And even if they can show that you did spend some of their money, the law does not give them interest, late fees, penalties, or attorney’s fees unless the contract specifically says so. So even though you may have paid them back twice what they’ve given you, they still claim a balance because they say you owe them a ton of interest accrued at very high rates. And if they can’t prove the terms of the contract giving them interest, penalties, etc., then they don’t get it.
So what if they can’t come up with any contract you’ve signed? Then they can still sue you under a different legal theory called Account Stated. An account stated is an old relic of the days when people had accounts at the stores they regularly shopped at and bought things ‘on account’ and settled up at the end of each month. It doesn’t really apply to credit cards, but if the credit card company can show that they sent you a statement with the amount owed and you accepted that statement (either explicitly or implicitly), then they have an account stated. Account stated suits have a 6 year statute of limitations. So even if they can’t prove a contract, they can still take 6 years after your last payment to sue you. This is a bit easier for most credit card companies, because they don’t have to prove a contract, just that some money was owed, that they sent you a statement of how much was owed, and that you accepted the statement. You can accept a statement by receiving it and not objecting. If you object, then the account stated won’t work. The silver lining of being sued for an account stated is that the balance stated does not gather interest. This can save you a lot if you get sued on account stated for “$1,000 plus interest from the date of default,” which is lawsuit language you’ll often see in collection cases.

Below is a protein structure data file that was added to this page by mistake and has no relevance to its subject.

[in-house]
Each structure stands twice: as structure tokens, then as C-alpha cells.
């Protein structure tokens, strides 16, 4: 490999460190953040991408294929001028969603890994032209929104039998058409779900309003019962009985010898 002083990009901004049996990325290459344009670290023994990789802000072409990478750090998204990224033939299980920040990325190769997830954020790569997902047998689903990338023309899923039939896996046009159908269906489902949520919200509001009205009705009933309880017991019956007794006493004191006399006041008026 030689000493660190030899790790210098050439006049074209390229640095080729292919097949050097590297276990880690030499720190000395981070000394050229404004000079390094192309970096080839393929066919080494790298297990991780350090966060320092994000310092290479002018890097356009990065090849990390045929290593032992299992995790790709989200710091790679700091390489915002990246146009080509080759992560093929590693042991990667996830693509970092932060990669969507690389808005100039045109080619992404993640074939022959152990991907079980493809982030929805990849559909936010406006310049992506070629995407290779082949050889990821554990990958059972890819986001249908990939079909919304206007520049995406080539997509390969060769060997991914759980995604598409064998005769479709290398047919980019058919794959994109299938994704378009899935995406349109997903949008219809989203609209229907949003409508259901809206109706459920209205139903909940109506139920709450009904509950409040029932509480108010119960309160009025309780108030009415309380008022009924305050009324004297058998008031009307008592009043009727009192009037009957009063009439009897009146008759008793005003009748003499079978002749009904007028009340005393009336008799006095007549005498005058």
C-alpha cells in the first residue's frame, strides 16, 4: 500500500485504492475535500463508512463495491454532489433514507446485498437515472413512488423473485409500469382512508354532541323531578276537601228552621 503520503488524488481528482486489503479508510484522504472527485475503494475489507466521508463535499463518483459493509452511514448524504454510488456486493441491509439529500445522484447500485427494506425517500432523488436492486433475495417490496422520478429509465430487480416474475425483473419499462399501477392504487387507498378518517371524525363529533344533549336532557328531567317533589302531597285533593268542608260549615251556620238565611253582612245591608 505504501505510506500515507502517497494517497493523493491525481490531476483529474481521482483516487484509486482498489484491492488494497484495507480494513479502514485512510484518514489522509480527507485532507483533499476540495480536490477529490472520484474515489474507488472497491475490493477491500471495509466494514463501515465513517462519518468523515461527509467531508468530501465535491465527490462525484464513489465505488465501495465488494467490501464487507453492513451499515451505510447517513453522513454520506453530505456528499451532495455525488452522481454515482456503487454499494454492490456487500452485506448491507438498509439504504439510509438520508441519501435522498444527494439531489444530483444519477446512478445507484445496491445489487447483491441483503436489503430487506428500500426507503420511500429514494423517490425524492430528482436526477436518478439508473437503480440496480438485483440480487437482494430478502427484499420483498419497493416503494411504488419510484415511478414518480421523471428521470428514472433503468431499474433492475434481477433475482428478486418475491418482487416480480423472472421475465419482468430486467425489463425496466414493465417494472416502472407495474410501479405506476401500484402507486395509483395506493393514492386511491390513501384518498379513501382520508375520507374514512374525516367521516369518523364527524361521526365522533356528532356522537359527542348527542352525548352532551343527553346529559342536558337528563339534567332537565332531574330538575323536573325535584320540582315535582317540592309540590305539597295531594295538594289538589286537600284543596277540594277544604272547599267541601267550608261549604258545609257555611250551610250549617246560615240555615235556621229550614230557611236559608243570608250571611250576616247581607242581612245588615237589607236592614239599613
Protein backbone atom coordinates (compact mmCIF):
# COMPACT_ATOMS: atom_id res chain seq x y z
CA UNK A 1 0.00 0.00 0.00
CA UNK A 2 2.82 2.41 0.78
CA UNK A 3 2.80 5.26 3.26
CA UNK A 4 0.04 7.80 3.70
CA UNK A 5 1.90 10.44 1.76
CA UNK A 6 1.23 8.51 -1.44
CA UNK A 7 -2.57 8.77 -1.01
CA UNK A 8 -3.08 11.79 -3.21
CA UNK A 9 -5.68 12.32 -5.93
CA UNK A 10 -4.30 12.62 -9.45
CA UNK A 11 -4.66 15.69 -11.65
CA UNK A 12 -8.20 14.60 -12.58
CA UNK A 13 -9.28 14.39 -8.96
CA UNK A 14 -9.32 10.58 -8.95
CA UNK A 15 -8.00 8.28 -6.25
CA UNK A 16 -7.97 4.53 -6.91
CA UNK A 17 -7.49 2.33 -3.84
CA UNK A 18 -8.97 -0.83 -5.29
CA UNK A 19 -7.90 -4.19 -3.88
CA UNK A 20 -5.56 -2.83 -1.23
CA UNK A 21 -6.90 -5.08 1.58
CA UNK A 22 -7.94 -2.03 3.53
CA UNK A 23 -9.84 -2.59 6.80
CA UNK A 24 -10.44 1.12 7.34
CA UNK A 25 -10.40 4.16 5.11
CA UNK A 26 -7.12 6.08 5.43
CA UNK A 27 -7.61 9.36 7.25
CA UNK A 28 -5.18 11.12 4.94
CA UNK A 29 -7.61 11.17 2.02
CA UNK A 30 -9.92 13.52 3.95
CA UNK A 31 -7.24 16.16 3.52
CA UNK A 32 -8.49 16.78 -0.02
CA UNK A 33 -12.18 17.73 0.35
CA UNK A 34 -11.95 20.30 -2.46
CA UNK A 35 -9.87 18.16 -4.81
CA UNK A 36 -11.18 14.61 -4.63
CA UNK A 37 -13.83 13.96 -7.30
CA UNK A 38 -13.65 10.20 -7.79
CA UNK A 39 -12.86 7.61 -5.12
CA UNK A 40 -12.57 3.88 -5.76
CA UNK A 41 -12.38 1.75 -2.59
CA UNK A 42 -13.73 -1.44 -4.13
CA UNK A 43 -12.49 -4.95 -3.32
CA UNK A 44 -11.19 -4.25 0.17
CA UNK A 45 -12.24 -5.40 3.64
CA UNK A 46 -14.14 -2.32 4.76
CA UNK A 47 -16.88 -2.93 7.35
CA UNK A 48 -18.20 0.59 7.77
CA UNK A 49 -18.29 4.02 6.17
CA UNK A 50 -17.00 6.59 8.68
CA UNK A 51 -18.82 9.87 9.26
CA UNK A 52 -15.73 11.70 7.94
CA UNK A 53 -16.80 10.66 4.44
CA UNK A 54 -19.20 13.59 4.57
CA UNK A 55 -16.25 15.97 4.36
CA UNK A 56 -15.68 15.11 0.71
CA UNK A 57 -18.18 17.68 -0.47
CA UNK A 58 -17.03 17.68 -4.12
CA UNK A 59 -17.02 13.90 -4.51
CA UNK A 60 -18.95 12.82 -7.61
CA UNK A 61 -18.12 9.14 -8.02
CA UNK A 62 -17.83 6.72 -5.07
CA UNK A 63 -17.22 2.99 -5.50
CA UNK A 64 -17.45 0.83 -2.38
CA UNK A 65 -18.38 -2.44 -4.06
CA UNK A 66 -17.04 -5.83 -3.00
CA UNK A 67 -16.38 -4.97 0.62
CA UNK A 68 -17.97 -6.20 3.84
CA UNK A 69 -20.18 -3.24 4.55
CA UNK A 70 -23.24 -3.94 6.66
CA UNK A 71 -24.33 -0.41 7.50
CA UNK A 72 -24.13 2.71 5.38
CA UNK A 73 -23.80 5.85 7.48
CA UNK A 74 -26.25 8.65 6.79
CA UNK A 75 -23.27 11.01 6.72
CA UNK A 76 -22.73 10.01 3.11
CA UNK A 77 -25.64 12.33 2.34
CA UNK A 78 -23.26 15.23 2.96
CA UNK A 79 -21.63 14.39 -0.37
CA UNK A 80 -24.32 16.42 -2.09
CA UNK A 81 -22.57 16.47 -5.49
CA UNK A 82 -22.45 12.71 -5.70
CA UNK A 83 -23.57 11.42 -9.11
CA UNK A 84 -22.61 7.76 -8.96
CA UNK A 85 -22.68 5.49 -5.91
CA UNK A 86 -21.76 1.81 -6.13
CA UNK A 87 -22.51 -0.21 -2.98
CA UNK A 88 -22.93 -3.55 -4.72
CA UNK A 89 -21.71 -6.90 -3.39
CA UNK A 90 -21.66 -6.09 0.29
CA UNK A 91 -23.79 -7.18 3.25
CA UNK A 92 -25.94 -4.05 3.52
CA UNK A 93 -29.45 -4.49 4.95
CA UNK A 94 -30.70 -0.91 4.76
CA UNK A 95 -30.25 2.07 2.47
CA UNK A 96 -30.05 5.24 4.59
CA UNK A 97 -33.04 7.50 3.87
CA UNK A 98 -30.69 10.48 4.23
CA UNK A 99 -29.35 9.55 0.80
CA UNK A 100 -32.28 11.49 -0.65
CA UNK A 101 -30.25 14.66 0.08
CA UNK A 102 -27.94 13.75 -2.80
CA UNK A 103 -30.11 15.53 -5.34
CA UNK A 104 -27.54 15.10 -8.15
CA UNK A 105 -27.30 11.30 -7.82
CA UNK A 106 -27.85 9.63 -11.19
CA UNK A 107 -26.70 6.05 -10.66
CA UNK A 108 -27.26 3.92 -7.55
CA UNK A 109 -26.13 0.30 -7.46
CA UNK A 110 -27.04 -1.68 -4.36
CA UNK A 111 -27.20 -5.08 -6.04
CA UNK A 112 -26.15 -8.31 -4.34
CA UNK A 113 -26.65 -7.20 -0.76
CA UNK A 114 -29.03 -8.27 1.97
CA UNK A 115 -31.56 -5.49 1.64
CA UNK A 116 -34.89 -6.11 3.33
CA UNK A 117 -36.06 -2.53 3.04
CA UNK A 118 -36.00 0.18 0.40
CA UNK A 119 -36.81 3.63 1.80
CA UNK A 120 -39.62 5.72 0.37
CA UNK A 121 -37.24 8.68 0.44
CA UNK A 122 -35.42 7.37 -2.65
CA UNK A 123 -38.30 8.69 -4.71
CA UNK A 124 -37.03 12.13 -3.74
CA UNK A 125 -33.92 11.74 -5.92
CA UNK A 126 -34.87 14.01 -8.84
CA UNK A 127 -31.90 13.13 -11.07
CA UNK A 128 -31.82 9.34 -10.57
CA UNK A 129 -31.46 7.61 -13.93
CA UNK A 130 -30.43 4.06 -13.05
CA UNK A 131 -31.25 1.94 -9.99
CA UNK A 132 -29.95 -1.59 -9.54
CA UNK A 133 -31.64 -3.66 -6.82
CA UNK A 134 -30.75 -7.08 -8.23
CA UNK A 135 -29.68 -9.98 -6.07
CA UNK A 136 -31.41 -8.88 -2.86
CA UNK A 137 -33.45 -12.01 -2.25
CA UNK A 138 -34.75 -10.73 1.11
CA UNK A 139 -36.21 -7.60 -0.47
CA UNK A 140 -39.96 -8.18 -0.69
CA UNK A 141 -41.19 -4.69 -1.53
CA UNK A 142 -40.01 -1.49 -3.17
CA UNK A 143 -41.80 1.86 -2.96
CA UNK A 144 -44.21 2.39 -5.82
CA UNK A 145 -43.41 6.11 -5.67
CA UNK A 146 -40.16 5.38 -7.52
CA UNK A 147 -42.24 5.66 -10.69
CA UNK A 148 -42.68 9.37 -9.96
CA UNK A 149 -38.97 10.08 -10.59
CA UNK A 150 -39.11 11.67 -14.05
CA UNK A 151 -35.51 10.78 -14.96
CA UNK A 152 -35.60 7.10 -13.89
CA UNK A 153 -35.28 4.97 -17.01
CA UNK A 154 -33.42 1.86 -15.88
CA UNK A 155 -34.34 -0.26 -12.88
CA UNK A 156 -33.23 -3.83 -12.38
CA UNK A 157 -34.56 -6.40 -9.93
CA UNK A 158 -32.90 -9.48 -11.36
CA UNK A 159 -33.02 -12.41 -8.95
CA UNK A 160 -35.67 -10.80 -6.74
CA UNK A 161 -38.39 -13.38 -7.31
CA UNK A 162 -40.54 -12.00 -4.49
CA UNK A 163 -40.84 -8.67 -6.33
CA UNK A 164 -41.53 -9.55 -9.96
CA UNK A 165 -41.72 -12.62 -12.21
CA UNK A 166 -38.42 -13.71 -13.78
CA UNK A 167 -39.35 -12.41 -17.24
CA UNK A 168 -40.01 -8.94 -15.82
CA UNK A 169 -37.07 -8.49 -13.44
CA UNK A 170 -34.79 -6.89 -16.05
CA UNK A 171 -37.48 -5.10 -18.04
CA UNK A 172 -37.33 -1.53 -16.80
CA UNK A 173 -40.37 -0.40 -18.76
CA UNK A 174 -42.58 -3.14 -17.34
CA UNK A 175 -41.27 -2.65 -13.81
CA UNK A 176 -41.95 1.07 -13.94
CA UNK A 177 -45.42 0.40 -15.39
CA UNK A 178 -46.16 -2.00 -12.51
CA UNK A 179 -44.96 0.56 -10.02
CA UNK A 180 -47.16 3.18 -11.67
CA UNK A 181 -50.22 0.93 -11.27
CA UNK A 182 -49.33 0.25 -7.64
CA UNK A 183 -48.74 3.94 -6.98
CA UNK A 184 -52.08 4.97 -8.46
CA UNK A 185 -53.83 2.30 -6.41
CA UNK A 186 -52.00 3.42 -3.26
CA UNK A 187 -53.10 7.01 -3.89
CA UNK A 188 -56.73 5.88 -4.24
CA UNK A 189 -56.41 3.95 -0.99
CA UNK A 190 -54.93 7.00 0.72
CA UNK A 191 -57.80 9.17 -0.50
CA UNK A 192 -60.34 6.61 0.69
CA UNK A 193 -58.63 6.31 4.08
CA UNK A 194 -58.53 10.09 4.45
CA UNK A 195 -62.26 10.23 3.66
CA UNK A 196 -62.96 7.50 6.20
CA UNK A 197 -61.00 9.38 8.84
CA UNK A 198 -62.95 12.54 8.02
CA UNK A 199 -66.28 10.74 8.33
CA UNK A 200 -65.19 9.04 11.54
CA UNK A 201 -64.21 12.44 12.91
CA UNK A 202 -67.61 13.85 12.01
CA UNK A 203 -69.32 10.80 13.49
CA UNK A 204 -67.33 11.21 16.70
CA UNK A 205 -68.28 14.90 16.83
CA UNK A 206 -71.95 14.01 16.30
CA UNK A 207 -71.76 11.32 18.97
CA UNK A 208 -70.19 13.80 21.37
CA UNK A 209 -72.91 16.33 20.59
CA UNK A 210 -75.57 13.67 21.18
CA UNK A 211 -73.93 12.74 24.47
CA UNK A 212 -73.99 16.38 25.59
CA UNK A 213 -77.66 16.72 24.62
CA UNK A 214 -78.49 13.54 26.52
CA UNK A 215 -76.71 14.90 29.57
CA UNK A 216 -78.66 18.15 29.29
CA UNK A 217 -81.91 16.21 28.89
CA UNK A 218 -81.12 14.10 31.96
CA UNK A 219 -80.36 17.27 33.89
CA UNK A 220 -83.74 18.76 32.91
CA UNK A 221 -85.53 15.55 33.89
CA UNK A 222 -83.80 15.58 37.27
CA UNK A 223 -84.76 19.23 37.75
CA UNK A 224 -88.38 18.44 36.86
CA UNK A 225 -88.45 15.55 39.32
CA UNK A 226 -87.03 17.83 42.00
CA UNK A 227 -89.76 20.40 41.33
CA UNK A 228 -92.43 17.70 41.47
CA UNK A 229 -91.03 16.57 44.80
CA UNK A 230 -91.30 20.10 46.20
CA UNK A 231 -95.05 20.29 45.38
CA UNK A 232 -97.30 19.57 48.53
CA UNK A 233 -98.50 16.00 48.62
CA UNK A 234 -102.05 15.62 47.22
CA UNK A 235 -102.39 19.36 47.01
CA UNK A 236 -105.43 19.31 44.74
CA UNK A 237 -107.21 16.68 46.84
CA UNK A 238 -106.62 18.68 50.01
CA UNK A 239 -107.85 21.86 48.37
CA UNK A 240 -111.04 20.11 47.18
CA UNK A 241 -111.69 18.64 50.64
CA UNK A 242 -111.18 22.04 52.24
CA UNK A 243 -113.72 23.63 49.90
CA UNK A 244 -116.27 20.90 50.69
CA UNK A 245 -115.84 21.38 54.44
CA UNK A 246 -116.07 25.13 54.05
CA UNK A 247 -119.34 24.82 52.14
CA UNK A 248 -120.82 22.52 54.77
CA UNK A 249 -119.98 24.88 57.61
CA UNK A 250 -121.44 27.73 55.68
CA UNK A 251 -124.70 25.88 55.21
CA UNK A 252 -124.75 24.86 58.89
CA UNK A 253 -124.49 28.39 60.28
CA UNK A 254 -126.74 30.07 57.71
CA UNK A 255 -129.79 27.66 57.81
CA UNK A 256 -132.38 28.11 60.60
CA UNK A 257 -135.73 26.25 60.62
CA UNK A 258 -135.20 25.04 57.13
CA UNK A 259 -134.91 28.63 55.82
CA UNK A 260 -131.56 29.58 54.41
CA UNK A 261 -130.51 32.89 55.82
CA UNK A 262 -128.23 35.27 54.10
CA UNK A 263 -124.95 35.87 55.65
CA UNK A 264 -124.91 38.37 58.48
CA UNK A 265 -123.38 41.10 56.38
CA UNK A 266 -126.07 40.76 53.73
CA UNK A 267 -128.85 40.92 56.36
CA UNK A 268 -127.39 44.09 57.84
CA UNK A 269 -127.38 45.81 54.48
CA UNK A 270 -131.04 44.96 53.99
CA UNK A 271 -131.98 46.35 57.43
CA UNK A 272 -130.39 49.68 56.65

So what if they can’t prove a contract or that you were sent a statement that you didn’t object to? In that case, the credit card company or collector is stuck with a much weaker cause of action called Open Account. The statute of limitations on an Open Account is three years. And it doesn’t give them interest, attorney’s fees, late fees, or anything but the amount they can prove was owed on the account. Open account is sort of a catch-all option for situations where money is owed, but the facts of the case don’t quite meet the requirements for a Contract and an Account Stated.
This may all sound quite complex, and if you’re confused, you are not alone. The fact of the matter is that our statutes of limitations were written long before credit cards even existed. So the law as written doesn’t match the realities of modern business. Courts have to try and apply the statutes we have to the facts we have, and credit card accounts are highly complex business arrangements. If you’re being sued by a debt collector or credit card company, this is to your advantage. They bear the burden of their own business practices, and they make a ton of money off of people who are behind on their payments.
So don’t be afraid to fight them.